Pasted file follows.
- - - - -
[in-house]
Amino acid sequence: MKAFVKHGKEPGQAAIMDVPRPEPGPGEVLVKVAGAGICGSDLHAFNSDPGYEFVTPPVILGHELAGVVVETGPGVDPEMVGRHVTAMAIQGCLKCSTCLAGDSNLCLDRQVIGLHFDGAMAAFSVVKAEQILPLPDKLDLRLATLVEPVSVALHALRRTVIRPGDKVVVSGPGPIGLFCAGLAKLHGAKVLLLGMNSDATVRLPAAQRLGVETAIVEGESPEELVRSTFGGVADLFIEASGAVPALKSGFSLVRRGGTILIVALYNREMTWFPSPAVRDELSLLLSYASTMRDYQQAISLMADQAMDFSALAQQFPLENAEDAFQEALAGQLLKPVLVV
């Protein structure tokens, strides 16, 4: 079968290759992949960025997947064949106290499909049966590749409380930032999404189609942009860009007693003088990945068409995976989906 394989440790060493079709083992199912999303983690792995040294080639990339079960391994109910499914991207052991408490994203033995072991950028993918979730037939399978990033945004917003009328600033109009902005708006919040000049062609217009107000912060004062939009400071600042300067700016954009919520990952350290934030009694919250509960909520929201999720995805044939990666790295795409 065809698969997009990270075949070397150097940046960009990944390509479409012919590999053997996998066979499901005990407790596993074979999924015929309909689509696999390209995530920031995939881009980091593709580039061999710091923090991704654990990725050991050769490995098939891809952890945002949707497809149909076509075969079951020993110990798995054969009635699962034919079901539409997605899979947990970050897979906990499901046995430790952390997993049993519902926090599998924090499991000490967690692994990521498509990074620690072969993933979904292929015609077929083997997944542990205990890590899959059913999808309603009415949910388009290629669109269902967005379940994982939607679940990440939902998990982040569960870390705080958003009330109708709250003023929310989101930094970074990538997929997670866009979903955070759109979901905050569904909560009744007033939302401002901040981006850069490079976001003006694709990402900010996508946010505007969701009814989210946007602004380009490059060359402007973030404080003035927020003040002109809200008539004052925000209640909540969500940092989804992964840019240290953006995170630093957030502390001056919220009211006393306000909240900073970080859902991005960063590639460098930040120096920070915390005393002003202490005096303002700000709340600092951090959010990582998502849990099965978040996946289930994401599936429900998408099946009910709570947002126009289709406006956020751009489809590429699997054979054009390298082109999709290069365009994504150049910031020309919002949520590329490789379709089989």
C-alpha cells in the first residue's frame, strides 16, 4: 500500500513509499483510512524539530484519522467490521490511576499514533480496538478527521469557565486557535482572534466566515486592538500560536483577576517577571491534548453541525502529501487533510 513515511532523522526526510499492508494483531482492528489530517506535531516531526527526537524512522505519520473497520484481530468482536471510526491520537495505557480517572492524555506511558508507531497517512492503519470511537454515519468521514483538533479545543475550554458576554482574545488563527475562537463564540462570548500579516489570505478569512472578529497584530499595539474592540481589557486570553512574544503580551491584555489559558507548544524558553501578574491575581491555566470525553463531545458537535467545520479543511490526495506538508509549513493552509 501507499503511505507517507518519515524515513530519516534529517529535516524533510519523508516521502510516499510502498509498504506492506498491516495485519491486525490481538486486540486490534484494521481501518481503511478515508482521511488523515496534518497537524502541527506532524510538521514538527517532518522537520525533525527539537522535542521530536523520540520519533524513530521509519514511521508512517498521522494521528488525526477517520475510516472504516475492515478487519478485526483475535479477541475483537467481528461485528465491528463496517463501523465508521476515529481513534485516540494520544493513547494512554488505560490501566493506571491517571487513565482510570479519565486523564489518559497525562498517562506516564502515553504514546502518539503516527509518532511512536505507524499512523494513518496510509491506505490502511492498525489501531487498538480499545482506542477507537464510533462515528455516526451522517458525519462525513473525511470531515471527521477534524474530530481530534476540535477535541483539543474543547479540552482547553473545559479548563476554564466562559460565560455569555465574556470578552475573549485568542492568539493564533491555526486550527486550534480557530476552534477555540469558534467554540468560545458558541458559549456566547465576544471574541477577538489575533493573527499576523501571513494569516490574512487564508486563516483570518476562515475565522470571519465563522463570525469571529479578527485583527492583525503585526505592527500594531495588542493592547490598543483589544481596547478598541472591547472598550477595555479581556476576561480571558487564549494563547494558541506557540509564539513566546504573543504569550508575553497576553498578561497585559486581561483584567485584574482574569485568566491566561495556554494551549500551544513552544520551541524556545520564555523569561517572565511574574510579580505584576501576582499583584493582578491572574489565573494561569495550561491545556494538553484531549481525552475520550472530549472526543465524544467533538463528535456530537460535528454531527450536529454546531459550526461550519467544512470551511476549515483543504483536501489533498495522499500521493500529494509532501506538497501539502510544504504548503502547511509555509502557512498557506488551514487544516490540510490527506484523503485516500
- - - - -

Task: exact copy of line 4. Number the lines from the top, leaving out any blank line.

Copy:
C-alpha cells in the first residue's frame, strides 16, 4: 500500500513509499483510512524539530484519522467490521490511576499514533480496538478527521469557565486557535482572534466566515486592538500560536483577576517577571491534548453541525502529501487533510 513515511532523522526526510499492508494483531482492528489530517506535531516531526527526537524512522505519520473497520484481530468482536471510526491520537495505557480517572492524555506511558508507531497517512492503519470511537454515519468521514483538533479545543475550554458576554482574545488563527475562537463564540462570548500579516489570505478569512472578529497584530499595539474592540481589557486570553512574544503580551491584555489559558507548544524558553501578574491575581491555566470525553463531545458537535467545520479543511490526495506538508509549513493552509 501507499503511505507517507518519515524515513530519516534529517529535516524533510519523508516521502510516499510502498509498504506492506498491516495485519491486525490481538486486540486490534484494521481501518481503511478515508482521511488523515496534518497537524502541527506532524510538521514538527517532518522537520525533525527539537522535542521530536523520540520519533524513530521509519514511521508512517498521522494521528488525526477517520475510516472504516475492515478487519478485526483475535479477541475483537467481528461485528465491528463496517463501523465508521476515529481513534485516540494520544493513547494512554488505560490501566493506571491517571487513565482510570479519565486523564489518559497525562498517562506516564502515553504514546502518539503516527509518532511512536505507524499512523494513518496510509491506505490502511492498525489501531487498538480499545482506542477507537464510533462515528455516526451522517458525519462525513473525511470531515471527521477534524474530530481530534476540535477535541483539543474543547479540552482547553473545559479548563476554564466562559460565560455569555465574556470578552475573549485568542492568539493564533491555526486550527486550534480557530476552534477555540469558534467554540468560545458558541458559549456566547465576544471574541477577538489575533493573527499576523501571513494569516490574512487564508486563516483570518476562515475565522470571519465563522463570525469571529479578527485583527492583525503585526505592527500594531495588542493592547490598543483589544481596547478598541472591547472598550477595555479581556476576561480571558487564549494563547494558541506557540509564539513566546504573543504569550508575553497576553498578561497585559486581561483584567485584574482574569485568566491566561495556554494551549500551544513552544520551541524556545520564555523569561517572565511574574510579580505584576501576582499583584493582578491572574489565573494561569495550561491545556494538553484531549481525552475520550472530549472526543465524544467533538463528535456530537460535528454531527450536529454546531459550526461550519467544512470551511476549515483543504483536501489533498495522499500521493500529494509532501506538497501539502510544504504548503502547511509555509502557512498557506488551514487544516490540510490527506484523503485516500